Faculty are no longer the only important group of professionals within universities. Academic professionals have also organized themselves – in groups like the Association of University Technology Managers (AUTM), the Association of Collegiate Licensing Administrators, the Association of University Marketing Professionals, and many others. In many cases, they were able to crystallize as professional groups because they responded to opportunities offered by the neoliberal knowledge economy. Lacking the prerogatives historically accorded to faculty, these new groups of professionals became more strategic, aggressive, and flexible than faculty in responding to the opportunity structures associated with the neoliberal knowledge economy.
Academic Capitalism in the USA and in Europe
Given the move toward the market by many other countries, Slaughter and Cantwell (2012) decided to use the theory of academic capitalism as the analytical focus to compare the way the USA and the EU were moving higher education toward the market. The comparison was merited given that the EU indicated it hopes to surpass the USA in research by 2020. As in previous iterations, the theory of academic capitalism teases out the ways in which new institutional and organizational structures that link state agencies, corporations, and universities developed to take advantage of the openings provided by the neoliberal state to move toward the market.
The mechanisms identified by Slaughter and Rhoades (2004) persist: new circuits of knowledge that link state agencies, corporations, and universities in entrepreneurial research endeavors are developed; interstitial organizations emerge to manage market endeavor; intermediating networks between public, nonprofit, and private sectors are initiated by actors from the various sectors to stabilize the new circuits of knowledge and organizations that facilitate entrepreneurial activity on the part of universities. At the same time, universities build extended managerial capacity that enables them to function as economic actors. Slaughter and Cantwell make the case that although marketization is the EU is state-led to a greater degree than in the USA, state bureaucrats use the same mechanisms (described above) as in the USA and provide examples of these.
Slaughter and Cantwell also argue that new mechanisms emerged in both the USA and EU as marketization intensified. These are new funding streams, narratives, discourses, and social technologies. The recently created European Research Council (ERC) has provided an example of new funding streams. The ERC research funds are available for the European Research Area through the Seventh Framework. Over the period 2007–2013, the ERC awarded €7.5 billion in research grants. Investigators can win up to €2 million per grant, which may last up to 5 years (European Research Council 2008). Grants are made through two streams, one for advanced investigators and one for starting investigators who completed their Ph.D. within the last 9 years in life sciences, physical science and engineering, social sciences and humanities “domains.” The ERC (2007) prioritized projects in information technology, “innovative” medicine, nano-electronics, embedded systems, aeronautics and air transport, hydrogen and fuel cells, and global monitoring for the environment. As is the case in the USA, research funds are concentrated in STEM fields, and especially the biomedical sciences, although not so heavily.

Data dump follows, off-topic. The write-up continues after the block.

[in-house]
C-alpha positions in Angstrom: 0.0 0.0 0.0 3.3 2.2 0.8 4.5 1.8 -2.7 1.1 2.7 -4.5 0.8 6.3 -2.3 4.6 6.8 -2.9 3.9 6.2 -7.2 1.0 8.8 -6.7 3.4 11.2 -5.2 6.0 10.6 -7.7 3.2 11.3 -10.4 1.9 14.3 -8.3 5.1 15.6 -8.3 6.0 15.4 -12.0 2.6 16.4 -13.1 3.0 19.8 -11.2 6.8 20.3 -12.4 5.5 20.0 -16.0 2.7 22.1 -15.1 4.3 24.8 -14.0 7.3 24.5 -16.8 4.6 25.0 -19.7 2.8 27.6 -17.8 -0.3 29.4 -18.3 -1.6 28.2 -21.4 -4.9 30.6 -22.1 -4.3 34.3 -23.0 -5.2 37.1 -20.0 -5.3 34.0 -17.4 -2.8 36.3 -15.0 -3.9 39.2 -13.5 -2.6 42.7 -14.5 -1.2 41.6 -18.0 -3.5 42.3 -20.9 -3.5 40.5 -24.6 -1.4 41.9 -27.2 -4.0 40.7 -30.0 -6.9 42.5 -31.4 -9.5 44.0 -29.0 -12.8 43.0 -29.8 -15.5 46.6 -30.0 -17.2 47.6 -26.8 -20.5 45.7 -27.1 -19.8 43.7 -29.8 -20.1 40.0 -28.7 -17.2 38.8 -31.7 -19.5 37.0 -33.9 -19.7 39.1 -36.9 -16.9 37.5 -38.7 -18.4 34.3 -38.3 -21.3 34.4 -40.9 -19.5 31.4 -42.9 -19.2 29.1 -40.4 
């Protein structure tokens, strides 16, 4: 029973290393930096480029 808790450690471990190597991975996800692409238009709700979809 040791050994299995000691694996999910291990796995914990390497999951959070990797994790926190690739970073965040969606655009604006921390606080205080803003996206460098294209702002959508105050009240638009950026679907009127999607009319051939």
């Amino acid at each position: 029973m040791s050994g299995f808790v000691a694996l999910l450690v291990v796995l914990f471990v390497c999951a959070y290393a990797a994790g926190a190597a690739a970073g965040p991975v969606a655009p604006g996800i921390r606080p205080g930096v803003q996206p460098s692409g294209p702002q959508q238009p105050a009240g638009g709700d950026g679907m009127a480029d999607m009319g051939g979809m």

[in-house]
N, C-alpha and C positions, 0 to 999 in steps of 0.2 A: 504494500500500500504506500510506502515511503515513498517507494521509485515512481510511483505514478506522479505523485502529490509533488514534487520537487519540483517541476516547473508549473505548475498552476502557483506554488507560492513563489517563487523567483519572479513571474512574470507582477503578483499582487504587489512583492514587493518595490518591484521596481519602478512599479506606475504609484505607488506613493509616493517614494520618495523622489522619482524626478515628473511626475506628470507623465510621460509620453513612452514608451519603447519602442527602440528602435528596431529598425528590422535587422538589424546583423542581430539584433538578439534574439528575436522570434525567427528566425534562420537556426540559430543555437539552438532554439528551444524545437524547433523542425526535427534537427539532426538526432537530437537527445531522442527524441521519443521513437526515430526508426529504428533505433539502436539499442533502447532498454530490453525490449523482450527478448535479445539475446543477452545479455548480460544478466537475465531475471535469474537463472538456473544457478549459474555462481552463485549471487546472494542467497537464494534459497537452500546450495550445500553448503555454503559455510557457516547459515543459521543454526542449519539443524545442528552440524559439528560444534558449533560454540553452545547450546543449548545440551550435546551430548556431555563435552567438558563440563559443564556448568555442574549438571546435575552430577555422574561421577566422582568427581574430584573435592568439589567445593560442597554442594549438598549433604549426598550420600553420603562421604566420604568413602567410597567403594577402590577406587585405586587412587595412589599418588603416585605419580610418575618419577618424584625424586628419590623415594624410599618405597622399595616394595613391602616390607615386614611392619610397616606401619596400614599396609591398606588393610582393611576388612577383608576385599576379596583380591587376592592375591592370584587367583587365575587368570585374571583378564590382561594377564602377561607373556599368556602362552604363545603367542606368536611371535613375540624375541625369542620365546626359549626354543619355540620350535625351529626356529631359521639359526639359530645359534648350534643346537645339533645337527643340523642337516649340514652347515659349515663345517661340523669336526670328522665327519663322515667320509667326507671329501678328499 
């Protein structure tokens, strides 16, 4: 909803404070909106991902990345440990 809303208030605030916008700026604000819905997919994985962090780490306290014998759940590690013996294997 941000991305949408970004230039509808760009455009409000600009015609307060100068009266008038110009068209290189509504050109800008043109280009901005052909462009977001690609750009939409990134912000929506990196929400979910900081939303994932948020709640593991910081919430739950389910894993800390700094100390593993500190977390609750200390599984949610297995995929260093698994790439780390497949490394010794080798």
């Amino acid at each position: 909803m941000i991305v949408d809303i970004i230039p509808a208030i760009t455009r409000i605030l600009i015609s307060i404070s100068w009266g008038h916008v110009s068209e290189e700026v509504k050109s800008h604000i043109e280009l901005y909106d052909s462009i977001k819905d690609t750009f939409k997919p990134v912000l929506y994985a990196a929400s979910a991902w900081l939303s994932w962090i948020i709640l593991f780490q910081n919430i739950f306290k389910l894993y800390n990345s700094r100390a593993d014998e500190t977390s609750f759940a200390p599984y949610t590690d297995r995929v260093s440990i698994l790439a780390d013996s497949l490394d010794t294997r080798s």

The narratives and discourses in the USA and EU are somewhat different. In the USA, human capital was the higher education discourse that intersected broader competitiveness narratives. As is typical in the USA, the human capital narrative emphasized the role of the individual, thereby converting higher education into a private good (Becker 1964; Leslie and Brinkman 1988; McMahon 2009). Complementing human capital discourses were competitiveness narratives, which were initiated by corporate leaders and nonprofit think tanks in the 1980s (Slaughter 1990; Bruno 2009; Slaughter and Rhoades 2005) to deal with the stiff competition the US faced from Germany and Japan. Students’ investment in human capital was represented as serving not only individuals’ ends, but societal needs for a highly educated labor force to build a strong economy. In other words, societal goods were conceived of in economic terms, rather than social goods or social justice. Like human capital discourses, competitiveness narratives were also taken up by the intermediating organizations discussed above as well as by some university staff, some academic disciplines and some faculty, many of whom demonstrated their closeness to the market through publication, patenting, technology transfer, and product and technology innovation. The competitiveness and human capital narratives stress investment in education that contributes to productivity, economic growth, health, environmental issues, and national defense. These types of education create a “scientifically literate” population and are predicated on a workforce versed in STEM fields. The humanities, arts, and social science fields not concerned with social technologies are, by and large, not mentioned.